Press "Enter" to skip to content

Court of Appeals rules in favor of GA in fee challenge

Carol Keefer Groundwater Authority February 8, 2024–

In a groundbreaking published opinion described as having “great public importance” that could “impact thousands of water users throughout the state for years to come,” the California Court of Appeals denied a request to avoid paying a fee needed to preserve groundwater resources brought by a farmer that used the water to grow pistachio trees in an arid desert. The court also barred any claims for damages associated with the imposition of the fee and questioned the farmer’s right to use water in such a seemingly frivolous manner.

The dispute arose based on a replenishment fee adopted by the Indian Wells Valley Groundwater Authority (IWVGA). The Authority was formed by Kern County, Inyo County, San Bernardino County, the Indian Wells Valley Water District, and the City of Ridgecrest to address the critical overdraft of the Indian Wells Valley Groundwater Basin, which spans approximately 600 square miles across parts of Kern, Inyo, and San Bernardino Counties. With no significant surface water or importation infrastructure, the basin is the region’s sole source of water. The Department of Water Resources has identified the basin as critically overdrafted, with groundwater levels declining since 1945. The IWVGA estimates a loss of groundwater storage of about 25,000 acre-feet per year.

Naval Air Weapons Station China Lake, the largest landholding by the U.S. Navy globally, is situated within the basin, accounting for a portion of groundwater extraction. The remaining area supports residential and agricultural activities, including the party that brought the lawsuit, Mojave Pistachios, which cultivates pistachios in this arid region. Mojave Pistachio claimed the legal right to use nearly all of the available water to support its nut cultivation.

The Sustainable Groundwater Management Act (SGMA) mandates the creation of groundwater sustainability plans. IWVGA’s plan explained that the Basin is solely dependent on groundwater; current outflows are about four times the estimated inflows; groundwater levels are dropping by up to 2.5 feet annually; the Basin does not currently have access to imported water; and up to 50 miles of infrastructure must be built to import water. To finance this critical infrastructure, IWVGA determined the need for a fee from those benefiting from the projects. Ordinance No. 03-20, effective January 2021, instituted a Basin replenishment fee of $2,130 per acre-foot. From 2021 to the present, Mojave has continued to pump water from the basin at an alarming rate while failing to pay the fee — claiming instead that payment was unnecessary because the fee was an “illegal infringement on their water rights.”

In a sharply written, published legal opinion, the California Court of Appeals disagreed. The court confirmed the trial court’s prior decision to throw out Mojave’s legal claims against the fee. In doing so, the court applied the “pay first, litigate later” rule, which is a principle that requires taxpayers to pay a disputed tax before they can challenge it in court. The “pay first” rule is important because it allows for the continuation of revenue collection during litigation, ensuring that government operations reliant on such funds are not interrupted.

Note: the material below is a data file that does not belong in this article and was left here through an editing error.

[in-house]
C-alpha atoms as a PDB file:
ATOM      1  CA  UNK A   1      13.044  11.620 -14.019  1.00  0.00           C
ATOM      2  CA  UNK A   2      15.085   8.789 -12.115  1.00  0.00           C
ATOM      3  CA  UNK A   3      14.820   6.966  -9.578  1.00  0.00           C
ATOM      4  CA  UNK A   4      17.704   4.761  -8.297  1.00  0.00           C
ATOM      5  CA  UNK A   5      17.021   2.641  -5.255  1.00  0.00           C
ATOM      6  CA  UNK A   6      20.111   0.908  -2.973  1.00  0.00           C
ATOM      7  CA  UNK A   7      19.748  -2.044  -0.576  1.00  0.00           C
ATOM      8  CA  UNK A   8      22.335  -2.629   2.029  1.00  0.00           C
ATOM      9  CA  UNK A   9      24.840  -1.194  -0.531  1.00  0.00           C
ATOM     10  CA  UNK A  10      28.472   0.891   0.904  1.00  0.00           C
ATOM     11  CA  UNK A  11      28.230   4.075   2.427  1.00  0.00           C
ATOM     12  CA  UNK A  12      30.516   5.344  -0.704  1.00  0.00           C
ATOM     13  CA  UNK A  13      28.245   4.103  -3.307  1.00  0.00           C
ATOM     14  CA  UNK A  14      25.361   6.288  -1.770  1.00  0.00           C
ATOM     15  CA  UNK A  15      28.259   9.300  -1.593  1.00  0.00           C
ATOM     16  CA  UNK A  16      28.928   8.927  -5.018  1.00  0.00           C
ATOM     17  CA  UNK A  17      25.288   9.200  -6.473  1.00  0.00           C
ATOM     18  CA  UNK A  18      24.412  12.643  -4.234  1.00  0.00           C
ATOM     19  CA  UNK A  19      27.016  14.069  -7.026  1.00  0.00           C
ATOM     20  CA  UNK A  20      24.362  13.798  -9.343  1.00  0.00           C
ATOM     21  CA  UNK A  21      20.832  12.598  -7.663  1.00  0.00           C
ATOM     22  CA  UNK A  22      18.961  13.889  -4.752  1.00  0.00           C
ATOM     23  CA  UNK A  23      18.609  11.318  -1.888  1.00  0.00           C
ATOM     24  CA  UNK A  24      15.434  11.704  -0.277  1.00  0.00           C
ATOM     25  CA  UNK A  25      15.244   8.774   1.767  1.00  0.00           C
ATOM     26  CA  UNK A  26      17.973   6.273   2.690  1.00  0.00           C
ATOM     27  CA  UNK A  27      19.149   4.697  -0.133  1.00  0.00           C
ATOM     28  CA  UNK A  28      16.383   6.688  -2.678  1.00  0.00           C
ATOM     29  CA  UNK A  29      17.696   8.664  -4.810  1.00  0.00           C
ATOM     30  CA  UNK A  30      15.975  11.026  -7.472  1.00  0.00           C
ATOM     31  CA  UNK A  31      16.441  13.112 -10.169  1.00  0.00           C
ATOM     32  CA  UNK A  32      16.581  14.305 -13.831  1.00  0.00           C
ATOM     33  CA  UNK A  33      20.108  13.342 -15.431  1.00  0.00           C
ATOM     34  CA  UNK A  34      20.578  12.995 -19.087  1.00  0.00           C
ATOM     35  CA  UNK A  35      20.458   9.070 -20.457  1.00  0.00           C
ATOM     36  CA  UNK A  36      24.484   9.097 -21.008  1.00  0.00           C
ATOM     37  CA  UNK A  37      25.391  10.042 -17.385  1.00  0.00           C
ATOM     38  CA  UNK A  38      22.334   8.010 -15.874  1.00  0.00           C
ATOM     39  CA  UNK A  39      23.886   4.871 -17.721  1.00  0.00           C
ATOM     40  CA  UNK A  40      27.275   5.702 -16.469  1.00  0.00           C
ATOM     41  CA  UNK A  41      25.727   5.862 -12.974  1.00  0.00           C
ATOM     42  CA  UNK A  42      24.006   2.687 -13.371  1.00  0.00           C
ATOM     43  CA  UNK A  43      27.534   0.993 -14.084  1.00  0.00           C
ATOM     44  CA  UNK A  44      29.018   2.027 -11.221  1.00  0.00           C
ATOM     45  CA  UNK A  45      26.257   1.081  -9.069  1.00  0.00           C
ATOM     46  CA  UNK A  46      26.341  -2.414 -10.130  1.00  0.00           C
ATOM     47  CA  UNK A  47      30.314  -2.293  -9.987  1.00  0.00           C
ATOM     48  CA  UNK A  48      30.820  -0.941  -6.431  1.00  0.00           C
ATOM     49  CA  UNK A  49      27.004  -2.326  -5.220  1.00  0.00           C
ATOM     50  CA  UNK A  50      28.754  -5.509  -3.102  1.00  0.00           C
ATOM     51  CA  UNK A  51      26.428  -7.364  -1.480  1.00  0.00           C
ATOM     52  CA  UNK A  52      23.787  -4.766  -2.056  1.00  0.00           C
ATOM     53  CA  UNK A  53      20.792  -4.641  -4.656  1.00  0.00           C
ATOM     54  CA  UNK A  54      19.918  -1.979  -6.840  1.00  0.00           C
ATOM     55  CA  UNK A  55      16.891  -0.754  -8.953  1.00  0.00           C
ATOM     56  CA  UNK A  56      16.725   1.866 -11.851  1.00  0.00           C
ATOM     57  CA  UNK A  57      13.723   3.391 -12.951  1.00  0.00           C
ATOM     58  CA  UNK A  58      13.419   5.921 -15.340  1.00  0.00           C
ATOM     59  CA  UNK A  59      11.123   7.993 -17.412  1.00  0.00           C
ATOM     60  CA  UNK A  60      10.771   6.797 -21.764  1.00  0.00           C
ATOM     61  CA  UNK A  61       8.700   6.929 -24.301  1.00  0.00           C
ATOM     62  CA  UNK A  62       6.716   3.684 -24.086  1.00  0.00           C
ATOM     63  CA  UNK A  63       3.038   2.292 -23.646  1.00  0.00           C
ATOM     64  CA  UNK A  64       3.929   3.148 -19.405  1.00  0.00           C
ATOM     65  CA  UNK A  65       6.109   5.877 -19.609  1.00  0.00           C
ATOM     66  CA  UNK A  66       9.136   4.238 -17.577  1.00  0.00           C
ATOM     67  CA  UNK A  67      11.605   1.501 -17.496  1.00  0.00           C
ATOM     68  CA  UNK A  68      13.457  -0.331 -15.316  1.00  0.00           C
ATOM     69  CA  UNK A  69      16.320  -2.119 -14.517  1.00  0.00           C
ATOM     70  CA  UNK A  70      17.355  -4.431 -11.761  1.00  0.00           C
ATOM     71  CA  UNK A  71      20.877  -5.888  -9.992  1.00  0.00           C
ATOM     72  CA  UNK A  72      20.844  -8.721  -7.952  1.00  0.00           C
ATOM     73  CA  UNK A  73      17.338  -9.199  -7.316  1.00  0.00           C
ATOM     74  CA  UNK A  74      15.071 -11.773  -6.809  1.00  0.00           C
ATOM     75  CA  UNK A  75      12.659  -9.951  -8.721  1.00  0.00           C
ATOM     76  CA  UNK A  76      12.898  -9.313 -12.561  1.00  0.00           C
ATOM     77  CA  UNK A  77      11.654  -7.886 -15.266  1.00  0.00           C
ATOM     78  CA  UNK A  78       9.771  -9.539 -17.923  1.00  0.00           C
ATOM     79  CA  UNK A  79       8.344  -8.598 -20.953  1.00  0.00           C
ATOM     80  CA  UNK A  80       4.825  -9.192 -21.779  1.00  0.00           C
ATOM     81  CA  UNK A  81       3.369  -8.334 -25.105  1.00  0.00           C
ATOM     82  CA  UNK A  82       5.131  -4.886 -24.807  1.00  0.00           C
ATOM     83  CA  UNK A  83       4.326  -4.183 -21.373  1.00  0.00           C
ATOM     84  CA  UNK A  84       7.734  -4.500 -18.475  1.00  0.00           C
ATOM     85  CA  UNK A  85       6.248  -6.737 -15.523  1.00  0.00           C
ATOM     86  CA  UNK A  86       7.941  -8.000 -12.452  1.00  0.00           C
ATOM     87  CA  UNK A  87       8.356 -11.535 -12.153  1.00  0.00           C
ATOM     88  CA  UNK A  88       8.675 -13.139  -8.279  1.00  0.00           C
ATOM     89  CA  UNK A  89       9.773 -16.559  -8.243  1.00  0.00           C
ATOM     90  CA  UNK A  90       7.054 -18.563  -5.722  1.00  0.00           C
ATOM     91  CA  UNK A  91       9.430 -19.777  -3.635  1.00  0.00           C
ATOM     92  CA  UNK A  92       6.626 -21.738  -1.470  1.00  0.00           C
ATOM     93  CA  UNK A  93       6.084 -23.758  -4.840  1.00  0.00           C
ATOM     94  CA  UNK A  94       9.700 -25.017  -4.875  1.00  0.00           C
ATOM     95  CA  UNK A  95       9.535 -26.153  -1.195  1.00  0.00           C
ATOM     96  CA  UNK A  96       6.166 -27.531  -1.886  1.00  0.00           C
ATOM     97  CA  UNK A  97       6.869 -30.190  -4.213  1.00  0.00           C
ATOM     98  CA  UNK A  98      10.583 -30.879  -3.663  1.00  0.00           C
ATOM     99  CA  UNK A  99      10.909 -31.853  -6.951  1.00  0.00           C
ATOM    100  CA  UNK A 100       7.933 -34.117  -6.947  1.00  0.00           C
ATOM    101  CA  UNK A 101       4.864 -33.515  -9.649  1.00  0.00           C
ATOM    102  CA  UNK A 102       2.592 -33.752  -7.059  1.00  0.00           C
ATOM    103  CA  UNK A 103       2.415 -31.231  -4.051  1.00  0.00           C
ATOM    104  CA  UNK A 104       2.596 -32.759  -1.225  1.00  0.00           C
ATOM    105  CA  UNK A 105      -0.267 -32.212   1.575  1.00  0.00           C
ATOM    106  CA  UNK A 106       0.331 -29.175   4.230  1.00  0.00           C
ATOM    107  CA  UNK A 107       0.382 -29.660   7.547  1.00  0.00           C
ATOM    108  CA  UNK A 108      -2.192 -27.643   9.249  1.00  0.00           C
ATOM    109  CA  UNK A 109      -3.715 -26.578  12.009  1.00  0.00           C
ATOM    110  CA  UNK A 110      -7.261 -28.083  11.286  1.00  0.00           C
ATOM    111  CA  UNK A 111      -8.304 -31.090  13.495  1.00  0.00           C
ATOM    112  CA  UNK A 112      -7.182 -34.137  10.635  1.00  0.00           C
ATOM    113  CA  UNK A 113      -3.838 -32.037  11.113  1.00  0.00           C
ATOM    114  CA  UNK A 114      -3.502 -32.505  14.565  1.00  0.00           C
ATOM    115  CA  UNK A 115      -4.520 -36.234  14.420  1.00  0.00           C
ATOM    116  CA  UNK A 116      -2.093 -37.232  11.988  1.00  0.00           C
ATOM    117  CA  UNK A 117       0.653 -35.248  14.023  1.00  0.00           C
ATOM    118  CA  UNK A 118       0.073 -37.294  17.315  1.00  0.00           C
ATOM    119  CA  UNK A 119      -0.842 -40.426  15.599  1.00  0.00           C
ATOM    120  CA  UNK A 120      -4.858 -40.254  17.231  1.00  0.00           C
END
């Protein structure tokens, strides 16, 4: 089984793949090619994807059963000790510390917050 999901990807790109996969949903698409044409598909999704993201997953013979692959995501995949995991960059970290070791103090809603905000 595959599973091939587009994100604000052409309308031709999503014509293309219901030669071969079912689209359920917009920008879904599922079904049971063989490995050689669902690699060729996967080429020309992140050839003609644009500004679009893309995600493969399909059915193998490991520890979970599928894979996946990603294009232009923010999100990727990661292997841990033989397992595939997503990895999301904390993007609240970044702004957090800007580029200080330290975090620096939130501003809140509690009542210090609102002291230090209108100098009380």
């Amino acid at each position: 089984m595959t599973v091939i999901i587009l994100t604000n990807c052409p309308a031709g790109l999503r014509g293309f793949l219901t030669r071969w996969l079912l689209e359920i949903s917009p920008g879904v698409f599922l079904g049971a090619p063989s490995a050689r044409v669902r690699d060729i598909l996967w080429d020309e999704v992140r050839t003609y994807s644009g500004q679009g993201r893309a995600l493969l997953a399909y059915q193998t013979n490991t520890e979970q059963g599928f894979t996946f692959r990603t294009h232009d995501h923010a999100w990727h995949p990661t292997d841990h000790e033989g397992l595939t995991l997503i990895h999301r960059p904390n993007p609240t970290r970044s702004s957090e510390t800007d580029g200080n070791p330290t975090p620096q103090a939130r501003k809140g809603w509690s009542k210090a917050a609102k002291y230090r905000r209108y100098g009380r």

Before today, no court had determined whether the “pay first” rule applied in cases challenging fees imposed by a groundwater sustainability agency under SGMA. In a first-of-its-kind decision, the court applied the “pay first” rule to the replenishment fee, stating that any legal challenge to the fee, which is aimed at managing the critically overdrafted groundwater basin, must be preceded by the payment of the fee, even if the fee is contested as violating SGMA or California water law.

As the court noted: “If groundwater extractors like Mojave can challenge a fee without first paying it, that could defeat SGMA’s goal of managing overdrafted groundwater basins.” The court also found that Mojave Pistachios could not pursue any damages claims against the Authority based on the fee as these claims had also been waived.

In a stunning rebuke of Mojave Pistachio’s claims about the size of the fee, the court noted Benjamin Franklin’s famous quote: “When the well’s dry, we know the worth of water.” The court reminded them that the fee was not even very high, given the costs it intended to pay. “The Replenishment Fee . . . is not grossly out of line with the fees charged by other agencies.”

In the most striking part of the decision, the court also questioned whether Mojave Pistachios even had any right to water in the first place. The court noted that “groundwater belongs to the state, not any person or entity” and that “water rights holders have the right to “take and use water,” but they do not own the water and cannot waste it .” The court asked: “Is using the Basin’s limited groundwater to irrigate a water-intensive crop like pistachios in the middle of the high desert a “reasonable and beneficial” use of water protected under the California Constitution, particularly considering most of those trees were planted less than ten years ago?”

The court then asked more pointedly: “Does a vested overlying right to groundwater mean a vested overlying right to free groundwater?”

With this issue now settled, the Authority will renew its legal motion to require Mojave Pistachios to pay fees for the water that it has improperly used. The Authority will seek to have this matter resolved in the next few months.